The world of organized crime is often thought of to be a man’s world. Characters like Bugsy Siegal, Al Capone and Pablo Escobar are all names synonymous with organized crime; simultaneously despised and revered for their cutthroat business practices and their criminal activities. Women often did not have much of a place in the criminal underworld and if they did, then they were more than likely high-ranking prostitutes at best. That was not the case in the suburbs of Sydney, Australia.

After the death of a high ranking crime boss, two women – Tilly Devine and Kate Leigh – wanting total control over New South Wales Australia’s criminal underground, were some of the most ruthless gangsters the country had ever seen.

Tilly Devine

Tilly Devine

Tilly Devine

“The Queen of Woolloomooloo” got her start as a prostitute, working her way up to brothel madame. By 1927 Devine owned a number of brothels around the Sydney suburb of King’s Cross. Catering to clientèle ranging from high-ranking politicians to factory workers, Divine had a stronghold on the prostitution trade within the area.

Even before she rose to the top of the sex trade, Devine had a rap sheet as long as her arm. Her offenses included prostitution, indecent language, assault and offensive behavior. In 1925, Devine was sent to prison after slashing a rival prostitute in the face with a razor blade. It was then that she decided to leave the life of a streetwalker behind and began opening her own brothels upon her release.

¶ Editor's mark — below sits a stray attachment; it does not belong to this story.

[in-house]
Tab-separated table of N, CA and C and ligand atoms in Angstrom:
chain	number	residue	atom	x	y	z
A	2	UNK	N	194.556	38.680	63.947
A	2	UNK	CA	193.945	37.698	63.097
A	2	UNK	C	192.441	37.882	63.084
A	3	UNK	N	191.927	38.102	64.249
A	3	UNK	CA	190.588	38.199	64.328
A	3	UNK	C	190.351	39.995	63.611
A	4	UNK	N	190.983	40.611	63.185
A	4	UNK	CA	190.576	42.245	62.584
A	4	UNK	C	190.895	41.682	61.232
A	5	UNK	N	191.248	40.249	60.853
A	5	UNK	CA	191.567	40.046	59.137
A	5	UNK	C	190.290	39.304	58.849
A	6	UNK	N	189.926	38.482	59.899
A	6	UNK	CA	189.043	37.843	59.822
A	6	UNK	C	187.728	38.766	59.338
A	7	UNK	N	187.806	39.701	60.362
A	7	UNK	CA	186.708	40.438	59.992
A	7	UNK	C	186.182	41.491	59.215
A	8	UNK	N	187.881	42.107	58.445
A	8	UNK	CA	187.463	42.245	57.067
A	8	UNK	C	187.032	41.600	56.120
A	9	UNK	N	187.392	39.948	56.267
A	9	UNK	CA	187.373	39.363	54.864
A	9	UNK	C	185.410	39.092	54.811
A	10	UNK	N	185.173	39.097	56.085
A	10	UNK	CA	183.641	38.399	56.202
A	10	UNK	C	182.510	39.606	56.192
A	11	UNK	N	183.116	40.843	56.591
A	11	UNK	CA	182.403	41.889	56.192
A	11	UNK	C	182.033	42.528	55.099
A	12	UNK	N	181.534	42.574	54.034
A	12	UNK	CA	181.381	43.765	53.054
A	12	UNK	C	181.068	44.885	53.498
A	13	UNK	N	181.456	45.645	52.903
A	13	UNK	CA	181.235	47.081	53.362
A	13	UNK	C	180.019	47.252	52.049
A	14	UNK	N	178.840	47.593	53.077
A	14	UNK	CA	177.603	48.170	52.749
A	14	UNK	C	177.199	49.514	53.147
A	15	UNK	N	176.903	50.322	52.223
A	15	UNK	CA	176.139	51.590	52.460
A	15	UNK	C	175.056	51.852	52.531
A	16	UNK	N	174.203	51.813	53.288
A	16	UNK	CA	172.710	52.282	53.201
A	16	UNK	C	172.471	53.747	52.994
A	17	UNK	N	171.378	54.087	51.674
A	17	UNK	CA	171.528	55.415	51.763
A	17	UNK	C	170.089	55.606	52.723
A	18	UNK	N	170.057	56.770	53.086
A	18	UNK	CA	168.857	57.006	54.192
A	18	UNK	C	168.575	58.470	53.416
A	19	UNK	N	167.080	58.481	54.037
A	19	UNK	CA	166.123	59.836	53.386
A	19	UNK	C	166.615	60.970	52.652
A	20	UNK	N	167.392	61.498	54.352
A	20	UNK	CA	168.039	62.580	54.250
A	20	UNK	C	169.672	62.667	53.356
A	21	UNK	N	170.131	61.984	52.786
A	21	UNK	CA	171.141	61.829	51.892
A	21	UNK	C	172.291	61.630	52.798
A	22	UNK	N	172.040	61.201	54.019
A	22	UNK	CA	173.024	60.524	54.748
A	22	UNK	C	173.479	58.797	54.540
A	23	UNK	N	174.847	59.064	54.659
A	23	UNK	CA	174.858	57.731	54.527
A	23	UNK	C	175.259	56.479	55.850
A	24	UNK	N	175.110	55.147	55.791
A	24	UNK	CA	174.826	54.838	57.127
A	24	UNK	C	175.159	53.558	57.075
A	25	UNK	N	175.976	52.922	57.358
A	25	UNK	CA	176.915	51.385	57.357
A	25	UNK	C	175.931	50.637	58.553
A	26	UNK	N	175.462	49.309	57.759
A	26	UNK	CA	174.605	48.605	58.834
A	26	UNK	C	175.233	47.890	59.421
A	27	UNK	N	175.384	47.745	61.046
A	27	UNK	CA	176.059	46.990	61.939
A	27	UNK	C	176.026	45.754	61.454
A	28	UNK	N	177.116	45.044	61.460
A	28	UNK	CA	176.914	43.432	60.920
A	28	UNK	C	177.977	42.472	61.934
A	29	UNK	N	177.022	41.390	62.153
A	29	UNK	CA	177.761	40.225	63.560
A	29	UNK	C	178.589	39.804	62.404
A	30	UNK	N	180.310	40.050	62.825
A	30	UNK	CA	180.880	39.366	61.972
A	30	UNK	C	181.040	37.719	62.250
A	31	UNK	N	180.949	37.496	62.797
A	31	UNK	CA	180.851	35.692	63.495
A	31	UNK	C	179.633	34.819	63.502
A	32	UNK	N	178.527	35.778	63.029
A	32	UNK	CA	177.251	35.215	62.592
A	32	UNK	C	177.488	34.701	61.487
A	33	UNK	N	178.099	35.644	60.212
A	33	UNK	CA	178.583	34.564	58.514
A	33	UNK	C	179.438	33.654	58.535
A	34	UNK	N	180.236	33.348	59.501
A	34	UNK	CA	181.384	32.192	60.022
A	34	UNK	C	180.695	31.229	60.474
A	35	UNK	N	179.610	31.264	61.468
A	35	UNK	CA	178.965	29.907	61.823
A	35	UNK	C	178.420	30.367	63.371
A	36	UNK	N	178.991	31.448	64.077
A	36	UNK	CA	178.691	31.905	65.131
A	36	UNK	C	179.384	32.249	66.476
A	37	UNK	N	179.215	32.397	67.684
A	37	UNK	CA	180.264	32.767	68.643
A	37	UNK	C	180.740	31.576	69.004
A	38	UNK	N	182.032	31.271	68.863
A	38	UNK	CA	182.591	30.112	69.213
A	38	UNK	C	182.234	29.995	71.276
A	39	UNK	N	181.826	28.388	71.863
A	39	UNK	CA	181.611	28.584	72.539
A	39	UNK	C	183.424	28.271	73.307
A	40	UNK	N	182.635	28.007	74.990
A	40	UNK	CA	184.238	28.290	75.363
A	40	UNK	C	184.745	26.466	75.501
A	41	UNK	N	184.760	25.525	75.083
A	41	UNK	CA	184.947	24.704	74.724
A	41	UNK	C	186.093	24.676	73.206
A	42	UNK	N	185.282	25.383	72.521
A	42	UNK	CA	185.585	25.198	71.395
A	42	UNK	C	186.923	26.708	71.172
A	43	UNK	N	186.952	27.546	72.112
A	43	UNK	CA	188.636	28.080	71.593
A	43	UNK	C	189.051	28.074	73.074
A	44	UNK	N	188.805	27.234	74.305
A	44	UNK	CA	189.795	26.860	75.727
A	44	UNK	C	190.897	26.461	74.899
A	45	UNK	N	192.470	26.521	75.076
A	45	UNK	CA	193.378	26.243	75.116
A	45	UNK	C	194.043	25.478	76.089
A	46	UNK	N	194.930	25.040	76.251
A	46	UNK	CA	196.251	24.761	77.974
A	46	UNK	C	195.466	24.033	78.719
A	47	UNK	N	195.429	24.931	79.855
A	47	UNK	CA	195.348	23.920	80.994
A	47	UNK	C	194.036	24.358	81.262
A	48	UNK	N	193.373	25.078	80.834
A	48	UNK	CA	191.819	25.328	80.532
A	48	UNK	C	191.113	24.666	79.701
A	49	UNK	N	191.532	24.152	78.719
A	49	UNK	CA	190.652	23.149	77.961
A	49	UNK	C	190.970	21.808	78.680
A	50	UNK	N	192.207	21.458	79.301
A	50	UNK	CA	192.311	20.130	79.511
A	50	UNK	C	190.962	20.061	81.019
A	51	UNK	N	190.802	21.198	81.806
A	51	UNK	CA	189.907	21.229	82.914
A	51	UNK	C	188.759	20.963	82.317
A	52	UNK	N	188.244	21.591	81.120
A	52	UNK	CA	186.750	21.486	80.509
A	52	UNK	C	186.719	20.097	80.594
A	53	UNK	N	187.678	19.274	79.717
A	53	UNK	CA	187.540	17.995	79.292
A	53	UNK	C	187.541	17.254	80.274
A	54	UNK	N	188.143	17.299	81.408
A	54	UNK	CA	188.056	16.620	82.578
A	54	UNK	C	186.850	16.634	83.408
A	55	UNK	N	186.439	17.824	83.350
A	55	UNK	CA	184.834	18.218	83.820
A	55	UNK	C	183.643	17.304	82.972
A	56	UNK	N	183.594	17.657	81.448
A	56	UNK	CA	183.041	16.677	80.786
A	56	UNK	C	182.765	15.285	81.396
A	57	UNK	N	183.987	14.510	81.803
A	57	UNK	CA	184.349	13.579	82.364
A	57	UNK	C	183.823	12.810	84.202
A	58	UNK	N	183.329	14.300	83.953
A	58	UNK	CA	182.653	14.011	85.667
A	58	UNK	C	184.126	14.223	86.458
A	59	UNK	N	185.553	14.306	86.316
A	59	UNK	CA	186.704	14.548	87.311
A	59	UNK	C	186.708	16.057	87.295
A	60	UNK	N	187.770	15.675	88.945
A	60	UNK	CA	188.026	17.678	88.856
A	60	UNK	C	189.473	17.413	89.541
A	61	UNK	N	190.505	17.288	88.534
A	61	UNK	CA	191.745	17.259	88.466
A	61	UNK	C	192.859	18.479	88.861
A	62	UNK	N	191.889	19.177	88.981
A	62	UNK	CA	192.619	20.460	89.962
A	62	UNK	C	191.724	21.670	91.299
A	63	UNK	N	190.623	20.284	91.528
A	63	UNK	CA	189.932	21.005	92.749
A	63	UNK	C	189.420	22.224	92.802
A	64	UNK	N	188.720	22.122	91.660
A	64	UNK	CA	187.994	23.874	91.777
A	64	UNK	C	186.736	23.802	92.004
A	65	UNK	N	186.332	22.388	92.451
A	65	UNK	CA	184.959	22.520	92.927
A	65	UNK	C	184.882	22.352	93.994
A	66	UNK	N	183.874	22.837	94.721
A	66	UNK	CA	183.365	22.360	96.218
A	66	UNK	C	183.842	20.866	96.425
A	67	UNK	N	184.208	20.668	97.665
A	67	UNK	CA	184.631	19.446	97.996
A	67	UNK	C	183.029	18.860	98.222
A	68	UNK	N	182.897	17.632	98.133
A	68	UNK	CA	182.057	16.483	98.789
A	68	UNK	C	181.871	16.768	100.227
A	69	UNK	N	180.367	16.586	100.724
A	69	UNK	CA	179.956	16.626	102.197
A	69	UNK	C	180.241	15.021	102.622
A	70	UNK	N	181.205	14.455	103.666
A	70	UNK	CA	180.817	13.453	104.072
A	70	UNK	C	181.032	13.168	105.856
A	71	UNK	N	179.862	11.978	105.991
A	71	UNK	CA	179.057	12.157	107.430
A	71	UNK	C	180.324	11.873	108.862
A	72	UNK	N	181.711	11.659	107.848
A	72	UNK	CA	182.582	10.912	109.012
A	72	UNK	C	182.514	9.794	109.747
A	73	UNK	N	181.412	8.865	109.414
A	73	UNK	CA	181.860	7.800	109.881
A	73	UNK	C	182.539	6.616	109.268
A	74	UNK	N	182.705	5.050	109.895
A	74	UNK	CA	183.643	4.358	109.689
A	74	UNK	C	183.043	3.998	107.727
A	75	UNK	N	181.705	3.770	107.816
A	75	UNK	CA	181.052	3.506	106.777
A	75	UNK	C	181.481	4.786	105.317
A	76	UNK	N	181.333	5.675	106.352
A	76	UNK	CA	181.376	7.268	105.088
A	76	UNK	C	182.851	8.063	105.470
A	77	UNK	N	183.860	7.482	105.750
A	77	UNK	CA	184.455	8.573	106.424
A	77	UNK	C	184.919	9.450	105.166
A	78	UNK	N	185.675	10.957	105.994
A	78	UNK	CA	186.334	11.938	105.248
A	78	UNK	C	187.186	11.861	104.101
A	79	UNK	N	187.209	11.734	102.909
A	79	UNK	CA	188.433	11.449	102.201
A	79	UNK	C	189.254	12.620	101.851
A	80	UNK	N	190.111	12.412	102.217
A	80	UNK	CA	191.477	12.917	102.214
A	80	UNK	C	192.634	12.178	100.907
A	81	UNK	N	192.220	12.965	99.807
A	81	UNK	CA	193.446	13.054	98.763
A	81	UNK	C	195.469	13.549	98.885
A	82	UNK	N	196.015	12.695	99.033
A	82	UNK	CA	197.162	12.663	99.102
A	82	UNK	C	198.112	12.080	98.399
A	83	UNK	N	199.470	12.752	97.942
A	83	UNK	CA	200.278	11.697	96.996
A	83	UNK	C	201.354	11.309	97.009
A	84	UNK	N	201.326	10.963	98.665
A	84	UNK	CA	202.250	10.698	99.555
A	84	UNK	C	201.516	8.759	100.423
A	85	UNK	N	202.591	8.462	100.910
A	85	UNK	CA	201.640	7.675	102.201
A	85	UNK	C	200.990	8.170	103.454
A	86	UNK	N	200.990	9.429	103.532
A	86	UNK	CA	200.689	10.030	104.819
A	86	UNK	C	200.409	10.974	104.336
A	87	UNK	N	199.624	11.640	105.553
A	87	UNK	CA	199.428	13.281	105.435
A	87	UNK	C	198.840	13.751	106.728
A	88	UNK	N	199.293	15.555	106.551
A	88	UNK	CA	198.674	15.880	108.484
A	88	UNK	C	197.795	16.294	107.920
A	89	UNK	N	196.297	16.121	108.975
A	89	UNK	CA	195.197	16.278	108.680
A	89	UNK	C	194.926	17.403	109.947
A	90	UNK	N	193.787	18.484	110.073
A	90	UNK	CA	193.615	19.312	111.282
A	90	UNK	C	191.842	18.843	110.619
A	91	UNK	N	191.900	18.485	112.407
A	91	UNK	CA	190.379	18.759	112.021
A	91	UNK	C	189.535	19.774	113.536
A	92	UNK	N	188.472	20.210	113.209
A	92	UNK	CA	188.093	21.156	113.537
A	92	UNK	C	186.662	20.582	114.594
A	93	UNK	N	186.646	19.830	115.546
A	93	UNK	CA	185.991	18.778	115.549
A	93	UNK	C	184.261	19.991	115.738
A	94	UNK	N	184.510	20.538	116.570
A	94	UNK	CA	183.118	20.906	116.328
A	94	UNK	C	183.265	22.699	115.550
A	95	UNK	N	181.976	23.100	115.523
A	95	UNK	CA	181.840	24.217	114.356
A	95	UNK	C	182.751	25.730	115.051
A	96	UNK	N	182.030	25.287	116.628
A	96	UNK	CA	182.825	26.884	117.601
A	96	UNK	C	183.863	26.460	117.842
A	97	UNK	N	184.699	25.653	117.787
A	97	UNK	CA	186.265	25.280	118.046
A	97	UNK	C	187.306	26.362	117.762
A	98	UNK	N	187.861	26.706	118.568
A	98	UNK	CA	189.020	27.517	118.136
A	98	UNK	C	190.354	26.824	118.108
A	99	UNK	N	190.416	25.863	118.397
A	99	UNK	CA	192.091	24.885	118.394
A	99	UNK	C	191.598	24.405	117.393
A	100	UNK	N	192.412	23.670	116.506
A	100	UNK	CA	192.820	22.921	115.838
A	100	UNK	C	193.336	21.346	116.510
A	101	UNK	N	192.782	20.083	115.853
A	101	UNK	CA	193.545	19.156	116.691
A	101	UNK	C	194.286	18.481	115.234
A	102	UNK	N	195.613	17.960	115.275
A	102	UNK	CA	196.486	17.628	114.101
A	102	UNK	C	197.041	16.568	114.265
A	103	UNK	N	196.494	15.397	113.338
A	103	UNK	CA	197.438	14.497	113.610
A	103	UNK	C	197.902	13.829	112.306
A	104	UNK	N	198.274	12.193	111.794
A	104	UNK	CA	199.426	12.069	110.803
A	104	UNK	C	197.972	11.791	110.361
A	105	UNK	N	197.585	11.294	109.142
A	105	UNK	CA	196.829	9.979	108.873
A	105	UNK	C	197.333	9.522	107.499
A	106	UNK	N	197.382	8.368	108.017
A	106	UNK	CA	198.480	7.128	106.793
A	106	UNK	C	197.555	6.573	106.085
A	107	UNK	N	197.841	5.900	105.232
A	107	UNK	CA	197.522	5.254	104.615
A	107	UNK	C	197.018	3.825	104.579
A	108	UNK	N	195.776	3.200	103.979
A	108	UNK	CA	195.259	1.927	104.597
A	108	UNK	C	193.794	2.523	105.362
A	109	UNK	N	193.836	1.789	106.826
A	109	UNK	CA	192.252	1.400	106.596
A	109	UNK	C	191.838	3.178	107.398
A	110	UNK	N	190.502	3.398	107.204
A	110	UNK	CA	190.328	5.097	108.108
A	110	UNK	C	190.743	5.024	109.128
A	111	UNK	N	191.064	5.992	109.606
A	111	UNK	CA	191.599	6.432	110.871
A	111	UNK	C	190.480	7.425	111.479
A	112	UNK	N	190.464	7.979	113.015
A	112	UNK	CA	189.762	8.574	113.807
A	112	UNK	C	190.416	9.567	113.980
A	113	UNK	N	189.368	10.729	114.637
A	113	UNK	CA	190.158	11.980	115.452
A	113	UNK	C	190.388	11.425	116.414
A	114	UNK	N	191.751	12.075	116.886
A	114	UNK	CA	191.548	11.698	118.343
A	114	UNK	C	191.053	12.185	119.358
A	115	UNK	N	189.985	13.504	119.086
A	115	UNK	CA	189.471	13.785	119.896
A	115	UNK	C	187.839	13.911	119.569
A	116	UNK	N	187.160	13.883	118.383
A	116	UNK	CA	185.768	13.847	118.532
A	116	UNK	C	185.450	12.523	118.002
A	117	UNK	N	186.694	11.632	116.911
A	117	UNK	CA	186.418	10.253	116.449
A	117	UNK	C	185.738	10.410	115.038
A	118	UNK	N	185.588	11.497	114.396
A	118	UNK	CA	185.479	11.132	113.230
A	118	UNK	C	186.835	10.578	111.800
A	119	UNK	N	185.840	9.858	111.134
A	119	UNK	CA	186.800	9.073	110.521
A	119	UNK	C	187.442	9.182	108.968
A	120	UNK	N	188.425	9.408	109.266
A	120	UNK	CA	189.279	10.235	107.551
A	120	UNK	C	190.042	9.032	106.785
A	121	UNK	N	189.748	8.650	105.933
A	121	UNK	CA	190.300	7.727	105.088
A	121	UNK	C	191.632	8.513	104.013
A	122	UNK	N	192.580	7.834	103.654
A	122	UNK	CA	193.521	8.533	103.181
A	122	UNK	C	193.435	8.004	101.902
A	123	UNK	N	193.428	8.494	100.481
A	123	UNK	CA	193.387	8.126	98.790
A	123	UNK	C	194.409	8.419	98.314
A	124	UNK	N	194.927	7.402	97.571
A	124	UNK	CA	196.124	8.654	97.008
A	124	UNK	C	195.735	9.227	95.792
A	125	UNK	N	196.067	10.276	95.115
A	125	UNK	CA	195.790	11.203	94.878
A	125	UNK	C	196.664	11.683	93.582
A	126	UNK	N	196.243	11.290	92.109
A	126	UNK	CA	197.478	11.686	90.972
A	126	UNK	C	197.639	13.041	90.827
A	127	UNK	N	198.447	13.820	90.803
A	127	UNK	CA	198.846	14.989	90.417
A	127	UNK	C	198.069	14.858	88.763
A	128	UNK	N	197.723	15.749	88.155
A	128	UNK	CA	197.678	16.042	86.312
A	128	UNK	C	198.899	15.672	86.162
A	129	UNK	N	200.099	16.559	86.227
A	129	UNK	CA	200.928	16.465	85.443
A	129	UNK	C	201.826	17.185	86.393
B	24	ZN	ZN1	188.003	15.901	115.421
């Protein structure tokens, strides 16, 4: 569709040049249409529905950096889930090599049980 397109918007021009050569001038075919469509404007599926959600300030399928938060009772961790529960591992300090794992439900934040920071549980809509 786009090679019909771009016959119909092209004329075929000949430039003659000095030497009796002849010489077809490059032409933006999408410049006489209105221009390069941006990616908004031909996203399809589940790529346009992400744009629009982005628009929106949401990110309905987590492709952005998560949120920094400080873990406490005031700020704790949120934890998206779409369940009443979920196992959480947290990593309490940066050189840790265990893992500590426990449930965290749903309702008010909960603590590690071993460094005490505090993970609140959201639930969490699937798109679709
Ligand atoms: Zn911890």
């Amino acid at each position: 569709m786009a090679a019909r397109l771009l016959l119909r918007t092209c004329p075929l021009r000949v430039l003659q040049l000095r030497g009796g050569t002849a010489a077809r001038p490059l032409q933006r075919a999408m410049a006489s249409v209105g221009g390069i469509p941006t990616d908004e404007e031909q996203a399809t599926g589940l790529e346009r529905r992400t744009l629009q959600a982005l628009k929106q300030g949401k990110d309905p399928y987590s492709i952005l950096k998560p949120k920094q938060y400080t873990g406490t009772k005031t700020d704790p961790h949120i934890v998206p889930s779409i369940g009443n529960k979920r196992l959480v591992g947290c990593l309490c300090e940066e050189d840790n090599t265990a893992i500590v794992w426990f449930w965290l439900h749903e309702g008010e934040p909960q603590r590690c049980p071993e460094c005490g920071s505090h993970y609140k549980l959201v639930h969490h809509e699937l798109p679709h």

Exploiting a loophole within the law stipulating that only men could not profit from prostitution, Devine was able to quickly dominate the sex trade undisturbed by law enforcement officials. The law enforcement that did attempt to intervene on Devine’s operations were bribed and sent away. It would seem that no one could stop Devine and it wouldn’t be long before she became one of the richest women in Sydney.

Kate Leigh

Kate Leigh

Kate Leigh

After legislation was passed to prohibit alcohol sales after 6pm, unlicensed bars known as sly grogs began popping up around Sydney. Kate Leigh was already an entrepreneur in illicit sales by that time, with her hands in everything from drug sales to the sex trade, but it would be her sly grogs that would gain her the title as “Queen of the Underworld.”

Leigh was always surrounded by male gangsters for protection purposes, but it was often Leigh who would be forced to protect them from rival gangs. Swift with a pistol and an unconvicted murderess to boot, Leigh was one woman even the most ruthless male gangsters didn’t want to mess with.

Though she was able to beat her murder charges, Leigh was well acclimated with the criminal justice system. Arrested 107 times and jailed for 13 of her offenses, Leigh was known to show up to court wearing her finest furs and diamond jewelry, as if she were trying to send the message that even jail could not stop the other richest woman in Sydney from continuing to rule over her criminal empire.

The Razor Wars